Which Type of Salt is Best for my Water Softener?
You probably already know that using the wrong type of salt can cause a variety of issues in your water softener. But which type of salt is best for your water softener? Is it rock salt, evaporated salt, solar salt, or something else entirely?
In this post, we’ll dive deep into the different types of salts and help you decide which one is best to get great benefits out of your softener.
Water Softener Salt Types
When shopping for types of water softener salt to use in your water softening system, you’ll likely come across three common options: solar, rock, and evaporated. Each of these has its own benefits and drawbacks, such as cost and ease of use, so it’s important to carefully consider your water softening needs before deciding which type of salt to buy.
For example, if you need to add salt regularly, sodium chloride pellets might be the best choice since they dissolve easily; however, if you don’t need to add much salt often but want a higher quality of water, then solar or evaporated salt might be more suitable.
When determining which type is best for you, also take into account where the salt comes from and its impact on your water quality.
Solar salt is processed using evaporated seawater harvested from locations around the world. It The end product has almost no impurities and dissolves easily in water. It is sometimes referred to as “Salt Crystals.”
Solar salt is an inexpensive option that works well in all makes and models of water softeners.
However, the lack of impurities means that it doesn’t release contaminants into the softening cycle which can damage the system.
Rock salt is a mined mineral composed mostly of sodium chloride, but it also contains other minerals such as calcium carbonate and others. It takes longer to dissolve than solar salt and can be more expensive depending on where you purchase it. With its ability to release minerals into the system, rock salt may seem like an attractive choice for some households, as it does not increase sodium levels in drinking water as much, but you likely will have to clean the valve & brine tank more frequently.
Block salt comes in… block form. The main benefits are that it is resistant bridging and mushing in the brine tank. However, it is not recommended for all systems so be sure to check with your specific model.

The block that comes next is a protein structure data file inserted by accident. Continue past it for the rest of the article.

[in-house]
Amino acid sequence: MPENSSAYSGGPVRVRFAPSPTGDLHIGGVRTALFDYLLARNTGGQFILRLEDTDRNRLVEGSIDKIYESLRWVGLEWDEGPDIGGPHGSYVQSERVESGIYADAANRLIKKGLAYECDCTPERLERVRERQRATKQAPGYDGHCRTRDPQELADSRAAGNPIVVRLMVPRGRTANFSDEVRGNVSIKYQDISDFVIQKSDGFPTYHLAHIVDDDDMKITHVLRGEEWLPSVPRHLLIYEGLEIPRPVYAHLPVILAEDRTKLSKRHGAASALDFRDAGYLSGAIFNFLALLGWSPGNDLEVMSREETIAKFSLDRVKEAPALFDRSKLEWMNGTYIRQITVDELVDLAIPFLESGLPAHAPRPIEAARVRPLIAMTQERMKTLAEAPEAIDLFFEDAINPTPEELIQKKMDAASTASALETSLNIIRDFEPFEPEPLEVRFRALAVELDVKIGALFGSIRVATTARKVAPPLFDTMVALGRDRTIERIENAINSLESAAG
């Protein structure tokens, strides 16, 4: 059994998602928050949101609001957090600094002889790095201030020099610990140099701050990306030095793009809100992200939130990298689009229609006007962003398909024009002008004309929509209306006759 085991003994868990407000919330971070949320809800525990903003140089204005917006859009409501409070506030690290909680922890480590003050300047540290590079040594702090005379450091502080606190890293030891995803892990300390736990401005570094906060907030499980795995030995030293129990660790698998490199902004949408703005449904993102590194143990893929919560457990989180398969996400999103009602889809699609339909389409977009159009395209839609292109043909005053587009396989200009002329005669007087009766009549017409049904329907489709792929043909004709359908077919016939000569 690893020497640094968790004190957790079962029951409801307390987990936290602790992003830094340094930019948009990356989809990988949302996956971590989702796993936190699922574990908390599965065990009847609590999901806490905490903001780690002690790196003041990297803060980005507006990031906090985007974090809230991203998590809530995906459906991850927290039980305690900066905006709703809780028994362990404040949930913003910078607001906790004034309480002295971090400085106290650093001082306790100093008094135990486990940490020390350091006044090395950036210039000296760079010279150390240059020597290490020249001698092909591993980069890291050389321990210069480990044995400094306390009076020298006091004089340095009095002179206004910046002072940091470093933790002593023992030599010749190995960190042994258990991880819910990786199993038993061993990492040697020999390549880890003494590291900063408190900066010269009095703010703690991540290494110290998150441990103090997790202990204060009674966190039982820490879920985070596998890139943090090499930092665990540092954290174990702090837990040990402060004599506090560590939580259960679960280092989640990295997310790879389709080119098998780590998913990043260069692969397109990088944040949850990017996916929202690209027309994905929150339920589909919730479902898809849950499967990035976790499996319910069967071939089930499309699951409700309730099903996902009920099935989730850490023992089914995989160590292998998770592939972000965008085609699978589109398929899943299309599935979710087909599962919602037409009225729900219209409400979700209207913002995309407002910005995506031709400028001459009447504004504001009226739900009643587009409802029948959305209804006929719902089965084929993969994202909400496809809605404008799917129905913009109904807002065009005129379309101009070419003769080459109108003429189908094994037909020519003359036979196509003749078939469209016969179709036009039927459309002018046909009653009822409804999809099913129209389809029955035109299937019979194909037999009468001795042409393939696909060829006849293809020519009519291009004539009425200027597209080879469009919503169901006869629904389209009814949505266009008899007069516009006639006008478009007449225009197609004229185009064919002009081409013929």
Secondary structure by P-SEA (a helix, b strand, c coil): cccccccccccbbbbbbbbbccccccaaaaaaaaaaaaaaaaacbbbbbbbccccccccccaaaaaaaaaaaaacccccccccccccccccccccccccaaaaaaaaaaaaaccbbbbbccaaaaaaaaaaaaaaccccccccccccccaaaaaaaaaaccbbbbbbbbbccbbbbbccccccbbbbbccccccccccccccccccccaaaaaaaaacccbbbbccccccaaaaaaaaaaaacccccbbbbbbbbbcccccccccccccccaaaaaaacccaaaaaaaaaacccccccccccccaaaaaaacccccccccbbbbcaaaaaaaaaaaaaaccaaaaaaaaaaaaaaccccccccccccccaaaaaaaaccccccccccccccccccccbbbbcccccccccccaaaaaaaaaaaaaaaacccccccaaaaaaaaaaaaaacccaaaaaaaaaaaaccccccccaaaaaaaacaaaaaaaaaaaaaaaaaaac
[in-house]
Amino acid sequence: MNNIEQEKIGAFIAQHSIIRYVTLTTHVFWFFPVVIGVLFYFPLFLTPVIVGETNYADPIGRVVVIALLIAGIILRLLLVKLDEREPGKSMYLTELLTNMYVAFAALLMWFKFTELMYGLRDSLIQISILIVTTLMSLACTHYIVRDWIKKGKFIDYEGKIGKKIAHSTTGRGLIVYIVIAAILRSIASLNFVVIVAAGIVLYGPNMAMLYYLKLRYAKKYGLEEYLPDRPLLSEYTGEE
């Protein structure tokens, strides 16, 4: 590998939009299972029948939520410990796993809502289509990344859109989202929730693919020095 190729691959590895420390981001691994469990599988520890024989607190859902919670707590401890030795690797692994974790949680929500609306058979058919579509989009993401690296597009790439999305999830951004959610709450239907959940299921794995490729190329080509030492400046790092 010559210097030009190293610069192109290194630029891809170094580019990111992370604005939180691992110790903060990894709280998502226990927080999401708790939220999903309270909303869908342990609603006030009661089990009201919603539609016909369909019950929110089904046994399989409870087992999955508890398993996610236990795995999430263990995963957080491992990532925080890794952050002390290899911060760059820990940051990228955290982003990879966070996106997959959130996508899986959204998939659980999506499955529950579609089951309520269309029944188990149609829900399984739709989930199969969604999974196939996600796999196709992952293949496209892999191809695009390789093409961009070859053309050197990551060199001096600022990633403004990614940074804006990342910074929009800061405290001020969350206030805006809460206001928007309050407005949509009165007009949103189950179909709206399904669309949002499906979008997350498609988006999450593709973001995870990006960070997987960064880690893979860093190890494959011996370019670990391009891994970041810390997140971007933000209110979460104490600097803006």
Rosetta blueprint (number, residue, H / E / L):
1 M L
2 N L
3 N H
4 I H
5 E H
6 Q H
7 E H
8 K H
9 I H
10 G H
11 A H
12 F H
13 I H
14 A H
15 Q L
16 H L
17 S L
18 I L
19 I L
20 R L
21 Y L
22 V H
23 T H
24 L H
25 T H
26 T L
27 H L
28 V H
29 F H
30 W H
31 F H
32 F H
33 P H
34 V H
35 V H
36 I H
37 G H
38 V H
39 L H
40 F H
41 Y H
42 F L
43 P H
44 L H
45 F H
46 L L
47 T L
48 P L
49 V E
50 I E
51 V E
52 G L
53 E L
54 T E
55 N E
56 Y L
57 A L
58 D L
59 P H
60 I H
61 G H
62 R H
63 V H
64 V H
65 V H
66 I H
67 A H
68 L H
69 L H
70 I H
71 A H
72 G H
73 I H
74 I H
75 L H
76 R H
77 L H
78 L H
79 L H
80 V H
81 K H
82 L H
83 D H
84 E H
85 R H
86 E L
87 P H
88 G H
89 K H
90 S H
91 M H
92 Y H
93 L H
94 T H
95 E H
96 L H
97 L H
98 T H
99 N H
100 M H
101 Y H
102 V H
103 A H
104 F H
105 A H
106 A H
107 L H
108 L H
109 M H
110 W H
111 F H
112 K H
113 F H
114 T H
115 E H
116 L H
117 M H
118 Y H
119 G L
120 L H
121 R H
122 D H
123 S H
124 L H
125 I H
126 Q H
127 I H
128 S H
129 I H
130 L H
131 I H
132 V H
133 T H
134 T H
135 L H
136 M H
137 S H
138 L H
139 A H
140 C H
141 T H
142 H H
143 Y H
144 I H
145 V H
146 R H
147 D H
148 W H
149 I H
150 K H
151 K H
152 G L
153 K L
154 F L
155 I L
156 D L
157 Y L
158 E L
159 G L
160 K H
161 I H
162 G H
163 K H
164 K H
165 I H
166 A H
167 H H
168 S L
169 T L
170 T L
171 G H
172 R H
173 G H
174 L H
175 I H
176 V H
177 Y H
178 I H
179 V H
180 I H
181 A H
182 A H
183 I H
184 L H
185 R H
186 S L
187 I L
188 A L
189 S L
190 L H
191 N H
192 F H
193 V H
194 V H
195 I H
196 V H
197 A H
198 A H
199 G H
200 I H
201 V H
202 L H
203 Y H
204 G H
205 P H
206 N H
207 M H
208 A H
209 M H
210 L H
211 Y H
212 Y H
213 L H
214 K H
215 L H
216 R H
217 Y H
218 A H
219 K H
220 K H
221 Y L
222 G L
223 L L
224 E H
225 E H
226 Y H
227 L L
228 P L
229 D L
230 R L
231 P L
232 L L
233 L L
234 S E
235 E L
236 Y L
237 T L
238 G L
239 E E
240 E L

Iron Out Salt
Iron out salt contains special additives that help in removing some iron from your water. This is done by changing the charge of the iron ions to work with the existing water softening process. This salt will probably not remove all of the iron from your water, so to do the best job of that you will want to look into aeration filters.
Potassium chloride pellets are another type of water softener “salt” that can be used in your water. This kind is sodium free though, meaning it won’t add additional salt to the water and improve its quality. However, these pellets are not as effective as rock salt when it comes to bridging the calcium and magnesium found in hard water. But, much less sodium is released into the system compared to using rock salt or other types of pellets.
Sodium vs Potassium Chloride?
When it comes to water softener salt, you have a choice between sodium and potassium chloride. Both serve the same purpose in treating hard water but they come with different costs and benefits.
Sodium chloride has been the traditional choice for many years, primarily due to its availability, low cost and effectiveness. In terms of convenience, it’s also the easiest to store, given that it’s just like common table salt.
Because of the higher cost, most people do not use potassium chloride pellets in their water softener, unless they are highly sensitive to sodium intake for health reasons.
Softening salt should be chosen with the intent of maintaining the health of both your water softener and your environment. Sodium chloride is widely preferred due to its cost, but both sodium chloride and potassium chloride will provide effective water softening.
Whichever option you choose will depend on your individual needs and preferences.
Overall though, sodium chloride rock salt is the most common and preferred salt for most water softeners. All other types of salts may have their benefits in certain situations.